Last week, I went to visit my father in the hospital after he had knee replacement surgery. A few minutes after I got there, they transferred him to a different room.
This is when things got more than a little ridiculous.
He met with his nurse, whose shift was ending within an hour. Dad was supposed to have his leg placed in a machine that would gently exercise the knee.
Between the nurse and three other people in scrubs, they couldn’t figure out how to use the damn machine. Finally, a fifth person came with a different model and they managed to get him set up.
When the new nurse arrived, she met with the exiting nurse to go over my father’s chart, asking a bunch of questions and scribbling notes onto a clipboard. They struggled to get on the same page.
The fact that every hospital in the country still hasn’t replaced pens and clipboards with touchscreen tablets is borderline criminal, but that’s a discussion for a different day.
The nurses then started asking my father a bunch of questions. Keep in mind he was in excruciating pain and had barely eaten or slept for two days.
Did they give you this medication? When did they give it to you? How many times per day are you supposed to use that machine? For how long? What should the setting be?
The fact that they had to ask my father these questions was a joke. With the right process and the right tools, this transfer could have taken one minute. Instead they were relying on the patient to remember critical information about patient care.
This had to be the result of one of four scenarios:
- There was no formal process in place.
- There was a process, but it was ineffective.
- There was an effective process, but one or both of the nurses didn’t know it.
- There was an effective process, but one or both of the nurses weren’t following it.
Regardless of which scenario was correct, the whole experience created unnecessary tension and anxiety for our family. Personally, it pissed me off.
If this information wasn’t recorded anywhere, how could we possibly feel confident that the next step of treatment would be correct?
When I write content for people, they expect any business leads generated from this content to be automatically converted into paid customers. If only it was that easy.
You can have the best marketing content or campaign in the world, but if you don’t have a formal process in place for converting leads into sales, it won’t matter one damn bit.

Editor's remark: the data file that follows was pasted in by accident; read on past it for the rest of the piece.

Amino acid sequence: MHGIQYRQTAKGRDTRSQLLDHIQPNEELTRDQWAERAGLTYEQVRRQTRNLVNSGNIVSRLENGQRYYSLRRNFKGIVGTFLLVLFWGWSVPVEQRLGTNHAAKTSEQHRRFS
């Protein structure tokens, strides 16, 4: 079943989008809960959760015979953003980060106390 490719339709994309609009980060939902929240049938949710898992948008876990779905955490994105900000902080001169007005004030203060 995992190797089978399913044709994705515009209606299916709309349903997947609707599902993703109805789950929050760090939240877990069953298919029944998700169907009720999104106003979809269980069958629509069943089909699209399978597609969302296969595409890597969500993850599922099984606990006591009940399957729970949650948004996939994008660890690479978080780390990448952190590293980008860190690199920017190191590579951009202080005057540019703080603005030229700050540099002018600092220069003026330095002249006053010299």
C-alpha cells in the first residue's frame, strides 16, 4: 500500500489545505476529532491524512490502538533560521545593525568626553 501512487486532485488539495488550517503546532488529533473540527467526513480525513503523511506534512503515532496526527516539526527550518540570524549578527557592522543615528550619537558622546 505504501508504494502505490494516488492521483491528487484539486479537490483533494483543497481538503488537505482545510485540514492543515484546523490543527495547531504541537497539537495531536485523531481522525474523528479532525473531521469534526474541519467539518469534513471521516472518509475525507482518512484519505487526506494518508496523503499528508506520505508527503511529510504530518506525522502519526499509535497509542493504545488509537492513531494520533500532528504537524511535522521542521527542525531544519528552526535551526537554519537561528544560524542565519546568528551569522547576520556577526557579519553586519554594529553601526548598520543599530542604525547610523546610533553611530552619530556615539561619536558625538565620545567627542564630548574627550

How are phone calls, emails and contact form inquiries being routed and monitored? What is the procedure for responding? How are you ensuring a quick response? How is communication with each lead being tracked? How is each relationship being nurtured? How are obstacles being overcome?
These are just a few variables that need to be solidified as part of a process for converting leads into sales.
Back in my radio days as a copywriter, a mortgage lender pushing refinance programs decided to cancel his advertising. Here’s the exchange I had with that advertiser.
Me: You’re cancelling?
Advertiser: Yes. We got like 20 phone calls, but none of them actually refinanced.
Me: 20 phone calls is a lot for two weeks. Who took those phone calls?
Advertiser: Whoever was in the office.
Me: Why didn’t any of them refinance?
Advertiser: I don’t know. I’d have to ask whoever talked to them.
Me: It sounds like you really don’t have any process in place for managing these calls.
Advertiser: (irritated) Well, we expected the commercial to work.
Me: Can you typically get a person to commit to a refi in 60 seconds?
Me: Well, neither can I. But I can get people to contact you. If you got 20 calls, the commercial worked. Once they call, it’s up to you to finish the job.
Your process for converting leads into sales can’t wait until the marketing program is underway. This process needs to be clearly defined long before the marketing starts.
There are well-known business applications and software designed specifically for this purpose. Find them and use them. Otherwise, develop and test your own in-house strategy.
Finally, make sure your staff understands the process and the tools that enhance the process. And make sure they know your process isn’t optional.
The lack of a formal, repeatable process, or the inability or unwillingness to adhere to that process, can render even the best marketing plan useless. Can you afford to throw away marketing dollars?
I’m a copywriter, marketing consultant, lifelong New Jersey resident, husband to a beautiful wife and father to two beautiful girls. I love playing with my daughters, a day at the boardwalk, sarcasm, craft beer and grilling. I despise beating around the bush, synchronized swimming, Toddlers & Tiaras and onions. Most people don’t know I used to be a radio DJ and once wrote, produced and voiced a commercial for the TV show 24. Two places I want to visit before I die are Ireland and Norway, the homes of my ancestors. One place I never want to revisit is my first apartment because my creepy landlord, Monty, freaked me out. That just about covers it.